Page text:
I just rosined my bow with Hidersine 6V (very dark violin rosin) after not bothering for 4 or 5 days, and it sounds horrible. Too gritty and crunchy. Do people find that initially, maybe if you put too much rosin on, you need to work off the excess?
I shall be keen to see how it wears off, and I'll wonder about using a more medium amber rosin instead, like the 3V.
I've had a problem myself with not knowing if I use too much or too little rosin. I think it's both. For a long while lately I've had a very crunchy sound that I've absolutely hated. Been thinking it's me who just can't produce a good clean tone.
The other day when i was rosining I noticed that it felt like it dragged a bit in the middle of the bow and decided to take a cloth and wipe it all off real well. Wiped all rosin off and kept wiping it until it felt like it had the same even friction the entire bow. I tried it straight after and was still making sound, and it was a lot better. Reapplied some and still sound a lot better. (I still don't feel it's a good sound though lol) So I will probably be wiping my bow completely clean from time to time from now on.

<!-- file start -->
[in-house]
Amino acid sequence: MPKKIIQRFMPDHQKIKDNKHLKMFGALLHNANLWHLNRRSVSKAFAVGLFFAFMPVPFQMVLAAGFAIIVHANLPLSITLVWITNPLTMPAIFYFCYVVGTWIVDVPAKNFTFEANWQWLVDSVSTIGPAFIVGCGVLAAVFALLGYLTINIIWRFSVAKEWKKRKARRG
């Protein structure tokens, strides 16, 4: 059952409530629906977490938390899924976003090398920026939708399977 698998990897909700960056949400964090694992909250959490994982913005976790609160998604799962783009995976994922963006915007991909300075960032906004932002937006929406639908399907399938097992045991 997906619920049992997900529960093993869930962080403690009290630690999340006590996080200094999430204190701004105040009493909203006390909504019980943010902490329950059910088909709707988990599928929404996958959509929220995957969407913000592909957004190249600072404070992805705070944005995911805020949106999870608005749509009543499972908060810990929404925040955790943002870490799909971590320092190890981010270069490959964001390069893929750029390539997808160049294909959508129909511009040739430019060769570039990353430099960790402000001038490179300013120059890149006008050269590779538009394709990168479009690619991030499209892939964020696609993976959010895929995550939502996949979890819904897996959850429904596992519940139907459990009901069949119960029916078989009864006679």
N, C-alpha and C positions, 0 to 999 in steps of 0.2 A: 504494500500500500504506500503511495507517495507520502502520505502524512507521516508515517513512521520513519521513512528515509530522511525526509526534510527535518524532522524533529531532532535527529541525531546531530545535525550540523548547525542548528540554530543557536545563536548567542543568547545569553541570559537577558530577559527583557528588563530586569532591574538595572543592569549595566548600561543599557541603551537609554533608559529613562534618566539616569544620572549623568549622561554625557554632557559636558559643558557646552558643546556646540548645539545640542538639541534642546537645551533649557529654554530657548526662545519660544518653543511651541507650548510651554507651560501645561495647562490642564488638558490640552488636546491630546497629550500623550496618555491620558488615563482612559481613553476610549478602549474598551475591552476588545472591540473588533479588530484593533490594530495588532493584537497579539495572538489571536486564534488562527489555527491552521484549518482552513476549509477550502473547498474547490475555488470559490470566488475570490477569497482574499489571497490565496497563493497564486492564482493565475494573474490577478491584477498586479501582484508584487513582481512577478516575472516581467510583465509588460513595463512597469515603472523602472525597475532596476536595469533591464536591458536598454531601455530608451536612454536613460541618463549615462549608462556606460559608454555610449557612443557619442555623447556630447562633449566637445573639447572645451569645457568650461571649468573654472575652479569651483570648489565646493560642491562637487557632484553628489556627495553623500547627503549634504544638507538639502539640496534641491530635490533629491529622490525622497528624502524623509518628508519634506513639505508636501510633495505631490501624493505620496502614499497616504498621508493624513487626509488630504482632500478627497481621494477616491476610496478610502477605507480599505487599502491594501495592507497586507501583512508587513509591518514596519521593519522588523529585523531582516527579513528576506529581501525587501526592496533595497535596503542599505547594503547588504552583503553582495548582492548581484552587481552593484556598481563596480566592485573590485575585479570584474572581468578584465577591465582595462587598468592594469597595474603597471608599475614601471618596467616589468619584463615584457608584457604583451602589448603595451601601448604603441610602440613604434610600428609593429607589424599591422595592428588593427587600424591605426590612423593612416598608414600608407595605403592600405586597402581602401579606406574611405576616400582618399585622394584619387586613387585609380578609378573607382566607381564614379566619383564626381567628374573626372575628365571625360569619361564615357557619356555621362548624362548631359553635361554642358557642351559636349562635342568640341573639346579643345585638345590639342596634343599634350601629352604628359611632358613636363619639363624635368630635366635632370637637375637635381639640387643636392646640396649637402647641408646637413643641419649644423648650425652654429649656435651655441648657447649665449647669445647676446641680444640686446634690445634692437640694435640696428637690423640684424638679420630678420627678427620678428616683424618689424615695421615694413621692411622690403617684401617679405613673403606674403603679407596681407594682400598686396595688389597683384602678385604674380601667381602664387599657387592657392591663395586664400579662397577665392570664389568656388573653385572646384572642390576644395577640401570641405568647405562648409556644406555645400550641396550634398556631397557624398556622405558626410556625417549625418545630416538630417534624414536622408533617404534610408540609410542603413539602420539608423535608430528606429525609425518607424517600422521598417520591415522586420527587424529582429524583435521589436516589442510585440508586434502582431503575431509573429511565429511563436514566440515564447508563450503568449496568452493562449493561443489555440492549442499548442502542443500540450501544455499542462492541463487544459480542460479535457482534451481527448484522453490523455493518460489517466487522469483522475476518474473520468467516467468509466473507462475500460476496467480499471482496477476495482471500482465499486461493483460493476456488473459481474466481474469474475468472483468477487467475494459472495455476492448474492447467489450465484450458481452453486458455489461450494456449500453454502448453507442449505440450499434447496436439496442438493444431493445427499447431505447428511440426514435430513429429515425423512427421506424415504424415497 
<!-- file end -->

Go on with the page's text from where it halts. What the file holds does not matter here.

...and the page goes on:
It's was intimidating when I first tried but brought terrific results. I felt like I was rosining a freshly rehaired bow afterwards.
Tip One: After the 3 baths (I used isopropyl alcohol, not acetone) and 5 minutes drying time, the hairs were a bit stiff and sticking together. I combed them gently with a soft toothbrush and was delighted with the final result.
Tip Two (obvious): Keep the alcohol or acetone away from anything on your bow that's not the bow hair!
Using solvents sounds a bit heavy-handed to me. I've got some acetone - I used it to get some glue from a label off a tape-measure the other day - the first 4" of that tape measure is now blank, white fibre-glass, lol!
As @Fiddlerman says, too much rosin quickly wears off with playing, and I'll use a dry cloth if I want to remove excess even quicker.
@bocaholly I'm not game to start taking my bow apart. I'm sure it's easy but with my luck I'd break something. And I think you were right with using isopropyl alcohol instead of acetone. The bottle he has look like Gripen Aceton which comes in 2 versions, one of them contains oil. So I sure hope he used the one without LOL
I think i'll stick to cloths and maybe try toothbrush at some point and leave the solvents for desperate times!
In my whole (long, long) life, I have never bathed my bow hair. I haven't even heard of a professional violinist who has done it.
It’s on the Internet. And as you know, the Internet is a wealth of misinformation. LOL!!!
Anyone who is considering this, or any method of care for your instrument... I have only this advise... talk to a professional before attempting anything you are not sure of or have not already gone over with your luthier or violin shop. This is your instrument. It is not an arbitrary object to experiment a new cleaning method on, with chemicals and home remedies that could harm the instrument or the finish.